One common misconception of rollups is that they all require an on-chain dispute resolution contract in the form of a light client implemented as a smart contract. This is only true if the rollup needs a two way bridge with some other chain (i.e. the Ethereum parent chain), which is not necessary for all use cases.
Consider a rollup for recording the ownership of NFTs. You can achieve all the same functionalities as a standard rollup (i.e. a trust-minimized bridge between the rollup and the main chain), without a dispute resolution on the Ethereum chain. Instead, you only need a one-way read-only bridge for the NFT rollup to read the Ethereum chain state.
Let’s assume a rollup for recording the ownership of NFTs, that uses Ethereum for data availability, but does not have a bridge/dispute resolution contract on the Ethereum chain. Now, let’s assume that an owner of an NFT on the rollup wants to use the NFT for some DeFi application on the Ethereum main chain or one of its rollups, e.g. use the NFT as collateral for a loan. How would they do this?
Owners of NFTs on the rollup can create a ‘wrapper NFT’ on the main Ethereum chain (or some rollup like Arbitrum connected to the Ethereum chain). The rollup’s state transition function would be designed such that whoever owns the wrapper NFT on Ethereum, also owns it on the rollup, because the rollup clients would also run Ethereum nodes.
The fraud proofs and validity proofs would be shared on the peer-to-peer layer of the rollup’s subnet, rather than posted on any chain, so the rollup’s light clients can still reject invalid blocks. This is similar to Mina validity proofs, or if you were to add fraud proofs to Bitcoin light clients - they don’t need to be posted to any on-chain dispute resolution layer.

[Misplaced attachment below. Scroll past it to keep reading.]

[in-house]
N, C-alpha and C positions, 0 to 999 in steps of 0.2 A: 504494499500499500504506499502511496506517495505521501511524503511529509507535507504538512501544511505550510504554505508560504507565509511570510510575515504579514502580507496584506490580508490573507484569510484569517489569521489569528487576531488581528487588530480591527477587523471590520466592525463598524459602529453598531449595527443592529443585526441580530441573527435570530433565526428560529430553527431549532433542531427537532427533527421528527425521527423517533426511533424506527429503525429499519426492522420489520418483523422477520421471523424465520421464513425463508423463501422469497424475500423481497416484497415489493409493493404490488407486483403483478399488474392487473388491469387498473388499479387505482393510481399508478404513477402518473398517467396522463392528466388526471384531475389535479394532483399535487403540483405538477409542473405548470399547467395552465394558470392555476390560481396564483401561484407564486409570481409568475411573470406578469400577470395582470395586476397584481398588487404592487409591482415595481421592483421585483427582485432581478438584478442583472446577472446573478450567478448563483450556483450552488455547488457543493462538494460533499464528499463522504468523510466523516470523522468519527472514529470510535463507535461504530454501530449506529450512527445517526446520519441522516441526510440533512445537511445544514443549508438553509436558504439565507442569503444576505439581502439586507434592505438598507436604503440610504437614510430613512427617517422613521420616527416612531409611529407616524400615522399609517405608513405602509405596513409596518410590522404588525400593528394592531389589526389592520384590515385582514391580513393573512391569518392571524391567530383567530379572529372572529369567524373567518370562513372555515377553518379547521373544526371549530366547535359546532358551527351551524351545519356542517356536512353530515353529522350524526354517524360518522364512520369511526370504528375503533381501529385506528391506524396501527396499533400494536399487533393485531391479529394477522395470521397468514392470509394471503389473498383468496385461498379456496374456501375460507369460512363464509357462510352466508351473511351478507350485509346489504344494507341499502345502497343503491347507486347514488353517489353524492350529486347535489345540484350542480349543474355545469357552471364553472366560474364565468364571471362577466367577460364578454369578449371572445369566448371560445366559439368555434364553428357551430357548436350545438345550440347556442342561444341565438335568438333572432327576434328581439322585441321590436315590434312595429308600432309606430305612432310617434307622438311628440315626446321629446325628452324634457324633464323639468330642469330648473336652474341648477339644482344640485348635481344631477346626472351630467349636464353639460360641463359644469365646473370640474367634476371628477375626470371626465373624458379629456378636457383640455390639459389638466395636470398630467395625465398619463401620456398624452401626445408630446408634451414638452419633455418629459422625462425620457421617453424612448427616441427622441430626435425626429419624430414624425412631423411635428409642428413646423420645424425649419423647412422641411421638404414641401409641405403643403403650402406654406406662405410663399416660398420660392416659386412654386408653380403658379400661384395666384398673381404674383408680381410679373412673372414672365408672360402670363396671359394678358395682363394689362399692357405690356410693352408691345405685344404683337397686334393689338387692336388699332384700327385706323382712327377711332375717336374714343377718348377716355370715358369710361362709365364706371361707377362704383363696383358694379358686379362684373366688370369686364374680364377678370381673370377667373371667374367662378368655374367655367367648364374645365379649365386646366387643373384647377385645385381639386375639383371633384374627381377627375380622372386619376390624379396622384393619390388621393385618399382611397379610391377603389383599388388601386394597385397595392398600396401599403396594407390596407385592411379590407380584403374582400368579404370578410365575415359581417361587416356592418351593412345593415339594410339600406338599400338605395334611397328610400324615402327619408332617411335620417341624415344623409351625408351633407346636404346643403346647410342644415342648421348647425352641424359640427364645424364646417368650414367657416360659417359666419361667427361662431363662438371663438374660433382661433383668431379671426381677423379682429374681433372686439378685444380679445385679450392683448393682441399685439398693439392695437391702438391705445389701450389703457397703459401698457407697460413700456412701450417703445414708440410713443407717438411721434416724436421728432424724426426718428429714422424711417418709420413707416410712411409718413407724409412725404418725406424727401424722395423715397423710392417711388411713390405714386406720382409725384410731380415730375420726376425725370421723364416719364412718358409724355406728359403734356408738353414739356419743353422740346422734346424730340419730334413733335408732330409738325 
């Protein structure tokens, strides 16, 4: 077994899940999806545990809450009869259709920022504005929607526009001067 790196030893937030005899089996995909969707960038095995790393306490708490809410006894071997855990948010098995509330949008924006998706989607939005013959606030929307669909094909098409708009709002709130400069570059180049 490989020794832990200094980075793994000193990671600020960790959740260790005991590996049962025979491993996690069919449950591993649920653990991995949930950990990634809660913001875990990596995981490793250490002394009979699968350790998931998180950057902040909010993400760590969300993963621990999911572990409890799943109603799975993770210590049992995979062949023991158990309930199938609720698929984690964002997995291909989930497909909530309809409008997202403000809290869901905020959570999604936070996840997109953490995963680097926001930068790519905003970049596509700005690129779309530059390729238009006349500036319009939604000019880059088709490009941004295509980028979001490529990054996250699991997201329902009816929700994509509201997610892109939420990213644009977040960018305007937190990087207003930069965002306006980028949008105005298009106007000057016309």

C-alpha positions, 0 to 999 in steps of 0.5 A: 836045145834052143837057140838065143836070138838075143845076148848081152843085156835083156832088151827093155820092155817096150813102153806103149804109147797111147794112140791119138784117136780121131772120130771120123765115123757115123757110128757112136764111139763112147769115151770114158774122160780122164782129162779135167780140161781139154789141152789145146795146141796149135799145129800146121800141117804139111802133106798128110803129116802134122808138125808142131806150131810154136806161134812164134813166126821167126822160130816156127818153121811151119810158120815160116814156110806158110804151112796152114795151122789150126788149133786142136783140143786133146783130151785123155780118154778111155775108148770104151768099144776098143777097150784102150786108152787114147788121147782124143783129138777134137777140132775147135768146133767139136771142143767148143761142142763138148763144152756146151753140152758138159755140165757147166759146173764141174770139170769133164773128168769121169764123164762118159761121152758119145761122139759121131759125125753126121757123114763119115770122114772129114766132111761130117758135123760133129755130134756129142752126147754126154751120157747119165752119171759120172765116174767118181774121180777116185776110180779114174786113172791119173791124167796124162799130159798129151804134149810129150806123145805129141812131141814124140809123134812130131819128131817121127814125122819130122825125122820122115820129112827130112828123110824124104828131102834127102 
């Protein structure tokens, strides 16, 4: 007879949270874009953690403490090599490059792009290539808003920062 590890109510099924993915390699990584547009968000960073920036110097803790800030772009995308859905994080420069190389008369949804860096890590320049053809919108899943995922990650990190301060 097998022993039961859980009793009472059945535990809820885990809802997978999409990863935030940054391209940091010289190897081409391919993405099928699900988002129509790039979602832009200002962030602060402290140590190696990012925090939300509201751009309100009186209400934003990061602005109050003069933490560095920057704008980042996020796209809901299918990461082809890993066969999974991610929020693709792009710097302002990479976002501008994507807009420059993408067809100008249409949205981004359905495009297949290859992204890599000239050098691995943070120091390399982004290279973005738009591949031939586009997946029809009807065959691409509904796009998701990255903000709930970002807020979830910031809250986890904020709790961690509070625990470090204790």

To determine if a wrapper NFT is valid or not, you would need to follow the canonical rollup chain to check that the wrapper NFT was minted correctly. This means that a smart contract on Ethereum wouldn’t be able to check if the wrapper NFT was valid or not without a dispute resolution contract, but this doesn’t matter. The status quo is already that because anyone can obviously create a worthless NFT, you need to check the value of an NFT off-chain anyway before e.g. offering to lend someone funds collateralized by it. Checking whether the wrapper NFT is valid or not is a part of checking whether the NFT has value. Checking what the value of ETH itself within a DeFi protocol for example is a similar problem; protocols like Maker use external price oracles.
The key intuitive here is that: you need a two-way bridge and therefore on-chain dispute resolution, only if you want to move assets (e.g. ETH) ‘hosted’ on the Ethereum chain, but not necessarily vice verse (e.g. moving an NFT from the rollup to the Ethereum chain).